Optipedia ## Optimization glossary

Statistical significance is the likelihood that the difference in conversion rates between a given variation and the baseline is not due to random chance.

A result of an experiment is said to have statistical significance, or be statistically significant, if it is likely not caused by chance for a given statistical significance level.

Your statistical significance level reflects your risk tolerance and confidence level. For example, if you run an A/B testing experiment with a significance level of 95%, this means that if you determine a winner, you can be 95% confident that the observed results are real and not an error caused by randomness. It also means that there is a 5% chance that you could be wrong.

Statistical significance is a way of mathematically proving that a certain statistic is reliable. When you make decisions based on the results of experiments that you’re running, you will want to make sure that a relationship actually exists.

Online web owners, marketers, and advertisers have recently become interested in making sure their A/B test experiments (e.g., conversion rate A/B testing, ad copy changes, email subject line tweaks) get statistical significance before jumping to conclusions.

Statistical significance is most practically used in statistical hypothesis testing. For example, you want to know whether or not changing the color of a button on your website from red to green will result in more people clicking on it.

If your button is currently red, that’s called your “null hypothesis”. Turning your button green is known as your “alternative hypothesis”. To determine the observed difference in a statistical significance test, you will want to pay attention to two outputs: p-value and confidence interval around effect size.

**P-value** refers to the probability value of observing an effect from a sample. A p-value of < 0.05 is the conventional threshold for declaring statistical significance.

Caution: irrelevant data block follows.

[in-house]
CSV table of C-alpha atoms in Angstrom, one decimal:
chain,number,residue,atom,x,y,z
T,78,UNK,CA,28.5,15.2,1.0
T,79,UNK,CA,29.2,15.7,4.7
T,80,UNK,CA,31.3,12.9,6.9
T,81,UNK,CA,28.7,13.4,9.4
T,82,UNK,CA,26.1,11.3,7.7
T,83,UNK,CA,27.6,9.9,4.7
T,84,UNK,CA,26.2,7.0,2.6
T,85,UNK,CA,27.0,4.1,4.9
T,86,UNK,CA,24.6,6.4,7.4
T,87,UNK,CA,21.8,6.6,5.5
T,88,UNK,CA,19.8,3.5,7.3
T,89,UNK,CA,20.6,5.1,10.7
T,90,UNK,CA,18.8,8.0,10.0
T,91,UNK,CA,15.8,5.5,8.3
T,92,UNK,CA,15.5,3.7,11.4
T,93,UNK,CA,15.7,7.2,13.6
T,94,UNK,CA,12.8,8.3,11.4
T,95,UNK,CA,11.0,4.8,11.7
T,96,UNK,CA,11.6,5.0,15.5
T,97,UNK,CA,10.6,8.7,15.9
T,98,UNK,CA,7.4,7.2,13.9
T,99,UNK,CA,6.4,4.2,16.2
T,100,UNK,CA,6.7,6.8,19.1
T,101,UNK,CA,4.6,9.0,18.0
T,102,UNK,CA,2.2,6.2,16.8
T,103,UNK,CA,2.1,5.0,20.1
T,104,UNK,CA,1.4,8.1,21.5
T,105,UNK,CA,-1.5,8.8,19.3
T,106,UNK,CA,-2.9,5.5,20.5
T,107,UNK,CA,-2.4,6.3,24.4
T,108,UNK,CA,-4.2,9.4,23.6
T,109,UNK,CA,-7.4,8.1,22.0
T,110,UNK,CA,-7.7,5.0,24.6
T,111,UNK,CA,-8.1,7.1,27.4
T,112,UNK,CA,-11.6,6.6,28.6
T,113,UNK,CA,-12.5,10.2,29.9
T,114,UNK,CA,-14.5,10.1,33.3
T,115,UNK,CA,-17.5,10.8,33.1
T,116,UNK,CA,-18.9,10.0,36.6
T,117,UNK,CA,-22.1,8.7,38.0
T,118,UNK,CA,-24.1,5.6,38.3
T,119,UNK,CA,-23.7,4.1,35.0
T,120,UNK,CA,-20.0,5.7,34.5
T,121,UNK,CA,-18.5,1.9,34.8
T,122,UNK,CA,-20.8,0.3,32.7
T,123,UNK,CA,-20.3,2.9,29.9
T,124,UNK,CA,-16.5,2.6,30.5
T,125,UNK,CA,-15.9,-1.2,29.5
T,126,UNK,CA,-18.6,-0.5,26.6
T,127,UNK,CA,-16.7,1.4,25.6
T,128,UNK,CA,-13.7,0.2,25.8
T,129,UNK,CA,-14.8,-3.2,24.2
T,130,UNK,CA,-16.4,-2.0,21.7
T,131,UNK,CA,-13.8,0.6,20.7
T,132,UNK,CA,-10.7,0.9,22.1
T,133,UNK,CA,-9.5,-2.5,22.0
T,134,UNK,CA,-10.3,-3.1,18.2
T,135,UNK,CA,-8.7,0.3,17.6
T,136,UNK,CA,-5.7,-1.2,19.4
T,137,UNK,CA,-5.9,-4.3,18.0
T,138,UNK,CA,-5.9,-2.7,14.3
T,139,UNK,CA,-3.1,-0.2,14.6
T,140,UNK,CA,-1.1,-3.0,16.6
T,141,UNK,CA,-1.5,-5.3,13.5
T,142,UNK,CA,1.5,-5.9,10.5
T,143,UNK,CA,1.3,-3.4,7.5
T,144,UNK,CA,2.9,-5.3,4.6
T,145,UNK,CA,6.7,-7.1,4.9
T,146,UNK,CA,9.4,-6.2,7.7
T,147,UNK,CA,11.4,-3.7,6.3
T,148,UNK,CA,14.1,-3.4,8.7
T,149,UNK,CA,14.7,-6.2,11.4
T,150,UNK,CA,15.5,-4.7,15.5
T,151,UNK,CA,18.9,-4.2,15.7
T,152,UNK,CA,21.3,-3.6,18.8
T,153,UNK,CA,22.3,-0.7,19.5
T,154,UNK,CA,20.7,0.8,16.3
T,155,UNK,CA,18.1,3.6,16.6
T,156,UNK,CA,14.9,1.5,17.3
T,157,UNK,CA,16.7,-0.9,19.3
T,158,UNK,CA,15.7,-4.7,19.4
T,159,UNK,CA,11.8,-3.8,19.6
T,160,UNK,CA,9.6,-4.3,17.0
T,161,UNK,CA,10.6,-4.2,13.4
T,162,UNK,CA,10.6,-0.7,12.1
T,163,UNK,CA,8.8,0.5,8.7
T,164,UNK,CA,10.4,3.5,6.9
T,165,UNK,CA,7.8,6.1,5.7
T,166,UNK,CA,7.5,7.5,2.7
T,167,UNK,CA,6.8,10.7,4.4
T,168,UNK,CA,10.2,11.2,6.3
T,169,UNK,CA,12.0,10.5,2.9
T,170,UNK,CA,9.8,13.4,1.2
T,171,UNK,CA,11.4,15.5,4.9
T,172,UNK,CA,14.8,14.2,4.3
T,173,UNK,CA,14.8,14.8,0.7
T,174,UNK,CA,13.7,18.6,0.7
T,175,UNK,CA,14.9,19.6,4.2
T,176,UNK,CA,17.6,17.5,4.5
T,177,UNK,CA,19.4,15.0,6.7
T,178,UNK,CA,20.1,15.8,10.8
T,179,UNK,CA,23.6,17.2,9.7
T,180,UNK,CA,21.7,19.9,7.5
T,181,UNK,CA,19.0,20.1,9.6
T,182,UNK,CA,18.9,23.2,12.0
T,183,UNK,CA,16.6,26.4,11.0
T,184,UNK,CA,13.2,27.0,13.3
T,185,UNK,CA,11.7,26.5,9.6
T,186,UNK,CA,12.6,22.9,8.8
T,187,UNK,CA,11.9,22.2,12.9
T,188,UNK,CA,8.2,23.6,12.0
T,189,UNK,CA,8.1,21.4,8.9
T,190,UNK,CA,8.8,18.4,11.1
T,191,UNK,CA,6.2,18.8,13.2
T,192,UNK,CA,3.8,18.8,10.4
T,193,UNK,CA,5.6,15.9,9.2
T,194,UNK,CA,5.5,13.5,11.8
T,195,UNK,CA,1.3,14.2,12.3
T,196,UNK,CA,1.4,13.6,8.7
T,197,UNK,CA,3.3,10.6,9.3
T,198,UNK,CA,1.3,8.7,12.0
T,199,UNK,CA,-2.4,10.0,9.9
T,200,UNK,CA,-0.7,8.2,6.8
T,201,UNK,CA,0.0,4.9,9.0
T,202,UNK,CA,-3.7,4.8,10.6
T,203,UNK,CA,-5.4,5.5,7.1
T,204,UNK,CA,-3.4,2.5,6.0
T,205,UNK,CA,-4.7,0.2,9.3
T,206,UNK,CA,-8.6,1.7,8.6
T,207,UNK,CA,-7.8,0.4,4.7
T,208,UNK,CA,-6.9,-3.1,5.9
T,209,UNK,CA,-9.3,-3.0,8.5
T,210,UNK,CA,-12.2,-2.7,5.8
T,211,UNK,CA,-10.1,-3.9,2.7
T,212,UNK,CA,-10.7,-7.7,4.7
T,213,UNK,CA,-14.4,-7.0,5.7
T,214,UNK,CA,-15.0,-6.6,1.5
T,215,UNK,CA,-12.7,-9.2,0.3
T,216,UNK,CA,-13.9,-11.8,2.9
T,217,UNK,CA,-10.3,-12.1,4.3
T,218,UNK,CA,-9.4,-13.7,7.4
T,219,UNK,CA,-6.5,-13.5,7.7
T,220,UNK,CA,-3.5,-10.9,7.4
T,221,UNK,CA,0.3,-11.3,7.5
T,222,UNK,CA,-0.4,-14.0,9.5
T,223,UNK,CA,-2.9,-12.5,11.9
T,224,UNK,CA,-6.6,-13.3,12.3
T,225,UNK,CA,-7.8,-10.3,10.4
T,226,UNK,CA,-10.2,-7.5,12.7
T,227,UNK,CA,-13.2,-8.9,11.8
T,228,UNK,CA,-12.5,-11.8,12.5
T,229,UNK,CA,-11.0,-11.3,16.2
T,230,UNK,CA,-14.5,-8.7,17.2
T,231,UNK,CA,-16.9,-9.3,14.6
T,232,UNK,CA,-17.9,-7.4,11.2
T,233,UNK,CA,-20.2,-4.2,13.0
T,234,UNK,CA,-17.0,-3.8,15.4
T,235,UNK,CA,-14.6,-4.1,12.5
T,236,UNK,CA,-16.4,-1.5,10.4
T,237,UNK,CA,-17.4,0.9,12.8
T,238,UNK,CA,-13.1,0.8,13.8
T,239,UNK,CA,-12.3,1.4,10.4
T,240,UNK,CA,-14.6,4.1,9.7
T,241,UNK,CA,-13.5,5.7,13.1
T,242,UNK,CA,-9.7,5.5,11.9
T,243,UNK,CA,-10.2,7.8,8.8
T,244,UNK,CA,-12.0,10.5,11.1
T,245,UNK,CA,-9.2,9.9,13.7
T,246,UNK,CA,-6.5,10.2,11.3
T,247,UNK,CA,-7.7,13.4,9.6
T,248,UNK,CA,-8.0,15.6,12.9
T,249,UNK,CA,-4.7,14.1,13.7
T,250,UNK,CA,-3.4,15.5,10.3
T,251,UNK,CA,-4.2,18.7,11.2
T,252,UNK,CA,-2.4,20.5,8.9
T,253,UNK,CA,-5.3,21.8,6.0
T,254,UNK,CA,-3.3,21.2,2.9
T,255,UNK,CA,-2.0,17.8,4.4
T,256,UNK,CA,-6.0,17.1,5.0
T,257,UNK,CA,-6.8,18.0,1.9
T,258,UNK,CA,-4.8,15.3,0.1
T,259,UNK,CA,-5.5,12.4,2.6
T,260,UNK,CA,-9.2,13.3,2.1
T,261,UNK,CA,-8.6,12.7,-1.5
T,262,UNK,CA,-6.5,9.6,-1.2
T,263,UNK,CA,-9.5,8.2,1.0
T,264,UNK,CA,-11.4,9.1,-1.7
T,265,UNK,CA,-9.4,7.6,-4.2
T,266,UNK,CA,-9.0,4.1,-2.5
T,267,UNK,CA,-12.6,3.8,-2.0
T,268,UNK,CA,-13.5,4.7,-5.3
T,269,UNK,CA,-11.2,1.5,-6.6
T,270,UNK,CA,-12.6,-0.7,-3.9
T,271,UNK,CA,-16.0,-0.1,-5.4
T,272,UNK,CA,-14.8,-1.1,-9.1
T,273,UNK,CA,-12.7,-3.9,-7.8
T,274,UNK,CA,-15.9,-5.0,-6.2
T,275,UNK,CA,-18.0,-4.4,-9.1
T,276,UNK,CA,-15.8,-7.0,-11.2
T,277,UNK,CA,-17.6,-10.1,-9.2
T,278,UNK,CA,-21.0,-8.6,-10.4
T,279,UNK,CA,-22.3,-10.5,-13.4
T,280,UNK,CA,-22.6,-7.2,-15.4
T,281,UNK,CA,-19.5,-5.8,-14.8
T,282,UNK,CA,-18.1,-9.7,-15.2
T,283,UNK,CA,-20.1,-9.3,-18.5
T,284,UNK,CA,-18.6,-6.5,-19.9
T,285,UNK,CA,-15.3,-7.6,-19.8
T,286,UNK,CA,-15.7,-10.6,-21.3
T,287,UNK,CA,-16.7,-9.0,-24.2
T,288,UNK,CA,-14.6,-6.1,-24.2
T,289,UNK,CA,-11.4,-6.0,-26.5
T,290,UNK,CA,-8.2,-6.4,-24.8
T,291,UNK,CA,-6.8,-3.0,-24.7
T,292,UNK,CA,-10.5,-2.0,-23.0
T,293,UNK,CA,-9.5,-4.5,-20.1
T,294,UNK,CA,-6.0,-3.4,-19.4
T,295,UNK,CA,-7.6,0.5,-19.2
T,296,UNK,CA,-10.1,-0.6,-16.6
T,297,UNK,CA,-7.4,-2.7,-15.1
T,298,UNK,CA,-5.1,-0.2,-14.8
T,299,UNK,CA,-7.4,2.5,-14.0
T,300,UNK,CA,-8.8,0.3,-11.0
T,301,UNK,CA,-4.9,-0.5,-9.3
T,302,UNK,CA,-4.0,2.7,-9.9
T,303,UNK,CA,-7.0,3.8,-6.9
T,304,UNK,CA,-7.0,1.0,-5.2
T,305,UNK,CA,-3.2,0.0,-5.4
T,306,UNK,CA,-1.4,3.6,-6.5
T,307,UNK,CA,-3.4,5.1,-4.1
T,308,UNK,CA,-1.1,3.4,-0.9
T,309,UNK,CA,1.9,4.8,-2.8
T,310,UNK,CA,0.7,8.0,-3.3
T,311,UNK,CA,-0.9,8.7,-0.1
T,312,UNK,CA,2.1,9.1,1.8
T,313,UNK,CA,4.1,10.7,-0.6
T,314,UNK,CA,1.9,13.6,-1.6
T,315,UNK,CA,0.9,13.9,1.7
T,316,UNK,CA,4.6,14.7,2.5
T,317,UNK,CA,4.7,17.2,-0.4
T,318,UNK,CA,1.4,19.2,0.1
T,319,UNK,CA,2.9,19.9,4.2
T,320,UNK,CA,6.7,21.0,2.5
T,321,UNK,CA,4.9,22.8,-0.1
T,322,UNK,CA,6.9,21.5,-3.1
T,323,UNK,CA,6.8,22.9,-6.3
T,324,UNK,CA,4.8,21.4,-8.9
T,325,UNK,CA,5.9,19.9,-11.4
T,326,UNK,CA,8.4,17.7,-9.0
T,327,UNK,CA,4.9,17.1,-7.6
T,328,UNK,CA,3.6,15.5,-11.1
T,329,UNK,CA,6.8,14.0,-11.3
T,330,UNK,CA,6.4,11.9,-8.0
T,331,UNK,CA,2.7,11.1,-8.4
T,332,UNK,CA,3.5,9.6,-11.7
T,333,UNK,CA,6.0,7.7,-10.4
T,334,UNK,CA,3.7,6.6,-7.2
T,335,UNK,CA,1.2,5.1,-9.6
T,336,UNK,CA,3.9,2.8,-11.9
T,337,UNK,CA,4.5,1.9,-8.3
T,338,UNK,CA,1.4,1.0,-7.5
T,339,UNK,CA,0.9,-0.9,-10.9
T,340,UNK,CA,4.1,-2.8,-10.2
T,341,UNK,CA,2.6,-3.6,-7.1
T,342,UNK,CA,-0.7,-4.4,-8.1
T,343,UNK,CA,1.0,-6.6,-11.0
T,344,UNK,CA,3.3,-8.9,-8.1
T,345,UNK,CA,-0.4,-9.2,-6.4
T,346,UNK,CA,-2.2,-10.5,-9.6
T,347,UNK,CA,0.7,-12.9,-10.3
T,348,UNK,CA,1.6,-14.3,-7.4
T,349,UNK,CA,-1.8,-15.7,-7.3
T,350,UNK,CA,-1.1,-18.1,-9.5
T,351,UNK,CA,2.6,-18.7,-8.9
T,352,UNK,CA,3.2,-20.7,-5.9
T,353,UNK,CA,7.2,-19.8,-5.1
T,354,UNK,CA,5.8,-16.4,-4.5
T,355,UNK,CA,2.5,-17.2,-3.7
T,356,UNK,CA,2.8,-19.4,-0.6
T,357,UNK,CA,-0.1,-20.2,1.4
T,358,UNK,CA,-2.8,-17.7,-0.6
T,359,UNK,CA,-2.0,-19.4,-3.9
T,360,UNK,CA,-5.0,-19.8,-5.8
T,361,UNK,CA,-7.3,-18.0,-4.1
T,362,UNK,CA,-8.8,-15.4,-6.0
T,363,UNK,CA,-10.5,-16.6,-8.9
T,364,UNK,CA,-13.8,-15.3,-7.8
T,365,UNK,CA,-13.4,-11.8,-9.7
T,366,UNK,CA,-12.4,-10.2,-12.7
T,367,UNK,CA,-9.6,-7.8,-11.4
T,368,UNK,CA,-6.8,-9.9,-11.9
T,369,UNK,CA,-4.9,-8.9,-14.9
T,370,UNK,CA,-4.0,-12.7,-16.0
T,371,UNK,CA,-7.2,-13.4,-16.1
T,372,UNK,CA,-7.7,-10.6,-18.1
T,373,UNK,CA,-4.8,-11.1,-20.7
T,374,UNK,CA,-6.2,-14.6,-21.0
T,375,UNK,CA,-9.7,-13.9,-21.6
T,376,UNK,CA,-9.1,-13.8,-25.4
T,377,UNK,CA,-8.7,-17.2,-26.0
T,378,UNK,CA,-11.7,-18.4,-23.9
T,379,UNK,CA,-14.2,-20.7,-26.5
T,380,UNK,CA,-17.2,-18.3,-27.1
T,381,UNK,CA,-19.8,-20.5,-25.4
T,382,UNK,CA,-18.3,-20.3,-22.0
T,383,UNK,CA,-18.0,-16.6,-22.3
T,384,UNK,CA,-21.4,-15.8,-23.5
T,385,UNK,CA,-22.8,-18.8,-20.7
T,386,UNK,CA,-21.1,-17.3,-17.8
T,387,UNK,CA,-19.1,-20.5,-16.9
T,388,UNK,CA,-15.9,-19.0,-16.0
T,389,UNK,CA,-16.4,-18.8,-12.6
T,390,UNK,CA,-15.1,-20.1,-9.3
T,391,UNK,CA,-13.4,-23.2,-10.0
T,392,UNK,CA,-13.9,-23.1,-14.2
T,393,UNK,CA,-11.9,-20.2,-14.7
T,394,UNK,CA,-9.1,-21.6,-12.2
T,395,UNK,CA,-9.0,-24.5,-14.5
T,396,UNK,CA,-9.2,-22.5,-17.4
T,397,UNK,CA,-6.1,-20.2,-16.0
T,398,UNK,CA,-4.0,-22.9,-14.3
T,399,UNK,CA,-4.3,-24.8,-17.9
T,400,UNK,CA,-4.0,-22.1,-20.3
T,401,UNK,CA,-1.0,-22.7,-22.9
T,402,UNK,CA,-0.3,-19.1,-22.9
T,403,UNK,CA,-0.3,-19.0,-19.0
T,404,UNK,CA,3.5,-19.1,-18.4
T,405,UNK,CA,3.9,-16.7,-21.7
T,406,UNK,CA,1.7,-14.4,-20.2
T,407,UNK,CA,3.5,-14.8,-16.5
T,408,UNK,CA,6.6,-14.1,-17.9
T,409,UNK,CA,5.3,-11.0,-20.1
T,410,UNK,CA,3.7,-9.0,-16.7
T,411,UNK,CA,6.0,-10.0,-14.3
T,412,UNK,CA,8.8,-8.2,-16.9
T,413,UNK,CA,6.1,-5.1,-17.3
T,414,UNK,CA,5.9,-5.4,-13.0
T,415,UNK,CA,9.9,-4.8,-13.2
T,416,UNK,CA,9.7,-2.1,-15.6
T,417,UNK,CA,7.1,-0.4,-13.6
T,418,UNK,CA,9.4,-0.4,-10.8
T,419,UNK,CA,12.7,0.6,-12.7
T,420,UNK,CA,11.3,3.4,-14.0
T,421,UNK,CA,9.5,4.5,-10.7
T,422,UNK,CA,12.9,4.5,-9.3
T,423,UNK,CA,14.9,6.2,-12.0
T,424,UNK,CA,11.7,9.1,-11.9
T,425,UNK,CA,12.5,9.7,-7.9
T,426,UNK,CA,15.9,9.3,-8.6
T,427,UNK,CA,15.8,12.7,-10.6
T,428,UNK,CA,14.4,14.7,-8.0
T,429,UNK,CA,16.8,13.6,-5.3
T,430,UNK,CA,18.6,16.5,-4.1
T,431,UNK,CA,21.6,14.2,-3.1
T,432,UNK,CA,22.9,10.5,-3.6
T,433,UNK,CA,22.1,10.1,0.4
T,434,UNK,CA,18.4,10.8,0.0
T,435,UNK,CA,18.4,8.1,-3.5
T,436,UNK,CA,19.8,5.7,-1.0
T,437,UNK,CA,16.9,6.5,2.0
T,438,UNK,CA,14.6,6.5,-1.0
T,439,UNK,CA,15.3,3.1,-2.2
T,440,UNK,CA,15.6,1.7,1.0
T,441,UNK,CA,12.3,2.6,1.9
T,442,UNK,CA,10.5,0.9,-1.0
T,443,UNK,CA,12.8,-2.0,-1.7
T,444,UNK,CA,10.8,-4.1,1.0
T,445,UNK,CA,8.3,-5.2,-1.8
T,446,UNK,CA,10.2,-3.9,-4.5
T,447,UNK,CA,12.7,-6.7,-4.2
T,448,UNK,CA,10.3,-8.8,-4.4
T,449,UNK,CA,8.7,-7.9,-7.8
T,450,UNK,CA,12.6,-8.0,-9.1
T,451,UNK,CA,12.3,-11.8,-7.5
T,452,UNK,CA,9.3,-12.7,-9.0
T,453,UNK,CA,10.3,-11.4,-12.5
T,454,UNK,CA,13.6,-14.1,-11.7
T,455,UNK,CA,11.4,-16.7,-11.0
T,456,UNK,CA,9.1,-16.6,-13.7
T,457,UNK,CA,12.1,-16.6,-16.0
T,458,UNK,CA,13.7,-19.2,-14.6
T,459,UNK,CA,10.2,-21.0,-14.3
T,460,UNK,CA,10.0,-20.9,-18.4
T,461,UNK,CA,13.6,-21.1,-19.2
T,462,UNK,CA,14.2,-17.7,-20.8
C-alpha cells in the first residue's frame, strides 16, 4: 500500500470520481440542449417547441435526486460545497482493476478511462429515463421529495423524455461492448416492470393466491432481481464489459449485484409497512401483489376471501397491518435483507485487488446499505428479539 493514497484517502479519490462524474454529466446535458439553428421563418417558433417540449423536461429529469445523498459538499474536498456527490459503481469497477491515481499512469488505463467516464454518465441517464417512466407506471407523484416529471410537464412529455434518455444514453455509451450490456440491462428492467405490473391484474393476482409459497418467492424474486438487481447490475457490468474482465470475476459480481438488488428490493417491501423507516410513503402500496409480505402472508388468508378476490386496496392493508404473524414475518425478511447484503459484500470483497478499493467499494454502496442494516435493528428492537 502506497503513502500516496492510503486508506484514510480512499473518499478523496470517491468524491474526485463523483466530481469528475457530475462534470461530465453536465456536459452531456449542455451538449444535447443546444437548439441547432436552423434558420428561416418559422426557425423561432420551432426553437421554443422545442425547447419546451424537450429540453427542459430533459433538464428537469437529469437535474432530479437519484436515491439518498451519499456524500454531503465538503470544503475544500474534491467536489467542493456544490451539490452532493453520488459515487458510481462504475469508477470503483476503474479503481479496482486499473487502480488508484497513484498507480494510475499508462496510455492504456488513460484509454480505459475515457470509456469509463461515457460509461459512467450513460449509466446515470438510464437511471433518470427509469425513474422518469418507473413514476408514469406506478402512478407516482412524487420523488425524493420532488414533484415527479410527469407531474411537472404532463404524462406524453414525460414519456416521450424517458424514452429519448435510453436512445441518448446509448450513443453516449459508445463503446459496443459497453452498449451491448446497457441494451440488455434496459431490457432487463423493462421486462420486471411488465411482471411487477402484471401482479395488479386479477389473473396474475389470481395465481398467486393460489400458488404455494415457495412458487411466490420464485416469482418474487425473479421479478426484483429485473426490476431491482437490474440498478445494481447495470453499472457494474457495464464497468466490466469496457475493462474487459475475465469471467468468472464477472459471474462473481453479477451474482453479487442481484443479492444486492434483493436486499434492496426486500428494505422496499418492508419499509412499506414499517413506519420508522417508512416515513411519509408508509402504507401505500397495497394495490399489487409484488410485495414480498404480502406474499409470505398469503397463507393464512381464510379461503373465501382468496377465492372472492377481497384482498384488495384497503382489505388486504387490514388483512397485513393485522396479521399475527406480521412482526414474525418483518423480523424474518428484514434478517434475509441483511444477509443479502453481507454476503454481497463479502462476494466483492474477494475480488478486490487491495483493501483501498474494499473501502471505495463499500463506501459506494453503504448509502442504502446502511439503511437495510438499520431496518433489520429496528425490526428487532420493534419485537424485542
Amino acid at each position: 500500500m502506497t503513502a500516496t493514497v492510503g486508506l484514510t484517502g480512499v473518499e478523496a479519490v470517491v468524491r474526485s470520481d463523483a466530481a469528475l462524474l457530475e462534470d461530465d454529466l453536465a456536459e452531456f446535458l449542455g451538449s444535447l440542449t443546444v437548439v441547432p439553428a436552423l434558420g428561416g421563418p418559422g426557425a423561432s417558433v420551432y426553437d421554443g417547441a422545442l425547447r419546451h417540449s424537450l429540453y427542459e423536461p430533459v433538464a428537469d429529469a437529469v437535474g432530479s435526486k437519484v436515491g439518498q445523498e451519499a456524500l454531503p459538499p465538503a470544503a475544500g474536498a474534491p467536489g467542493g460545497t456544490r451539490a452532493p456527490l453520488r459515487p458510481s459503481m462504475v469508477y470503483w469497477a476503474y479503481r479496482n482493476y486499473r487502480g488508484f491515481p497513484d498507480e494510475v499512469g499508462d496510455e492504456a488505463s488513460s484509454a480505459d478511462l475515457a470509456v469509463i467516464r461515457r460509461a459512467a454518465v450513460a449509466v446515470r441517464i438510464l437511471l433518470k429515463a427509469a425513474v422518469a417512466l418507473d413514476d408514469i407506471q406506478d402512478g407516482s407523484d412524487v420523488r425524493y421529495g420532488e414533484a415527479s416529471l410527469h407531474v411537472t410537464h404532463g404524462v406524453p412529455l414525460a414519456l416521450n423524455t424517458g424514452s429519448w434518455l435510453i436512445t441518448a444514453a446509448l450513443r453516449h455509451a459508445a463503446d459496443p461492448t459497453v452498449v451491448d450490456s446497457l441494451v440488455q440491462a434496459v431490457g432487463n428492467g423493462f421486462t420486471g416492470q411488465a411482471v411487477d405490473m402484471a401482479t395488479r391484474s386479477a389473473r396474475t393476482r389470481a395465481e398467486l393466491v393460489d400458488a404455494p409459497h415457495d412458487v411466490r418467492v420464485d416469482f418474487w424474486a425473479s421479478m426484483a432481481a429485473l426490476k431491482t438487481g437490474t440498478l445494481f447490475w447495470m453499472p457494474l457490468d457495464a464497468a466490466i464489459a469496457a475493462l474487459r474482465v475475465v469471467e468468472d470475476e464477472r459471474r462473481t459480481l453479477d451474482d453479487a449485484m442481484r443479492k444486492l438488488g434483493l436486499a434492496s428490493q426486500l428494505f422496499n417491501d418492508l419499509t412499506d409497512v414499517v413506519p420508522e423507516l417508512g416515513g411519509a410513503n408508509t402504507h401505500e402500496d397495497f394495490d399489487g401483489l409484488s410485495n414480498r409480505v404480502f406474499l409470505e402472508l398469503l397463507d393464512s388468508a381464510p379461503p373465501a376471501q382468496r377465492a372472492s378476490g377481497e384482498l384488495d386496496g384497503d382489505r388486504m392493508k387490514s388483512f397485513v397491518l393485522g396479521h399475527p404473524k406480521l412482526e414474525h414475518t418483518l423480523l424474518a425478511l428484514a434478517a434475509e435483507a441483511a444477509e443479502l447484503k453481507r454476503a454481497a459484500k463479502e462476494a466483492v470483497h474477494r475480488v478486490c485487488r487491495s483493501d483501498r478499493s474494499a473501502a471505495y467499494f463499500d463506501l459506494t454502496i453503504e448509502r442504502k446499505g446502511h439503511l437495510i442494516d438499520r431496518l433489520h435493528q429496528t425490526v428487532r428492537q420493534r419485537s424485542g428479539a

**Confidence interval around effect size** refers to the upper and lower bounds of what can happen with your experiment.

Statistical significance is important because it gives you confidence that the changes you make to your website or app actually have a positive impact on your conversion rate and other metrics. Your metrics and numbers can fluctuate wildly from day to day, and statistical analysis provides a sound mathematical foundation for making business decisions and eliminating false positives.

A statistically significant result isn’t attributed to chance and depends on two key variables: **sample size** and **effect size**.

**Sample size** refers to how large the sample for your experiment is. The larger your sample size, the more confident you can be in the result of the experiment (assuming that it is a randomized sample). If you are running tests on a website, the more traffic your site receives, the sooner you will have a large enough data set to determine if there are statistically significant results. You will run into sampling errors if your sample size is too low.

**Effect size** refers to the size of the difference in results between the two sample sets and indicates practical significance. If there is a small effect size (say a 0.1% increase in conversion rate) you will need a very large sample size to determine whether that difference is significant or just due to chance. However, if you observe a very large effect on your numbers, you will be able to validate it with a smaller sample size to a higher degree of confidence.

Beyond these two factors, a key thing to keep in mind is the importance of randomized sampling. If traffic to a website is split evenly between two pages but the sampling isn’t random, it can introduce errors due differences in behavior of the sampled population.

For example, if 100 people visit a website and all the men are shown one version of a page and all the women are shown a different version, then a comparison between the two is not possible, even if the traffic is split 50-50, because the difference in demographics could introduce variations in the data. A truly random sample is needed to determine that the result of the experiment is statistically significant.

In the pharmaceutical industry, researchers use statistical test results from clinical trials to evaluate new drugs. Research findings from significance testing indicates drug effectiveness, which can drive investor funding and make or break a product.

Calculating statistical significance accurately can be a complicated task that requires a solid understanding of statistics and calculus.

Fortunately, you can easily determine the statistical significance of experiments, without any math using stats engine, the advanced statistical model built-in to Optimizely.

Stats Engine operates by combining sequential testing and false discovery rate control signs to deliver statistically significant results regardless of sample size. Updating in real time, Stats Engine will ensure 95% significance level results every time, boosting your confidence in making the right decision for your company and to avoid pitfalls along the way.

To address these common problems, Stats Engine was created to test more in less time. By helping you make statistically sound decisions in real time, Stats Engine adjusts values as needed and shares trustworthy results quickly and accurately.

Start running your tests with Optimizely today and be confident in your decisions.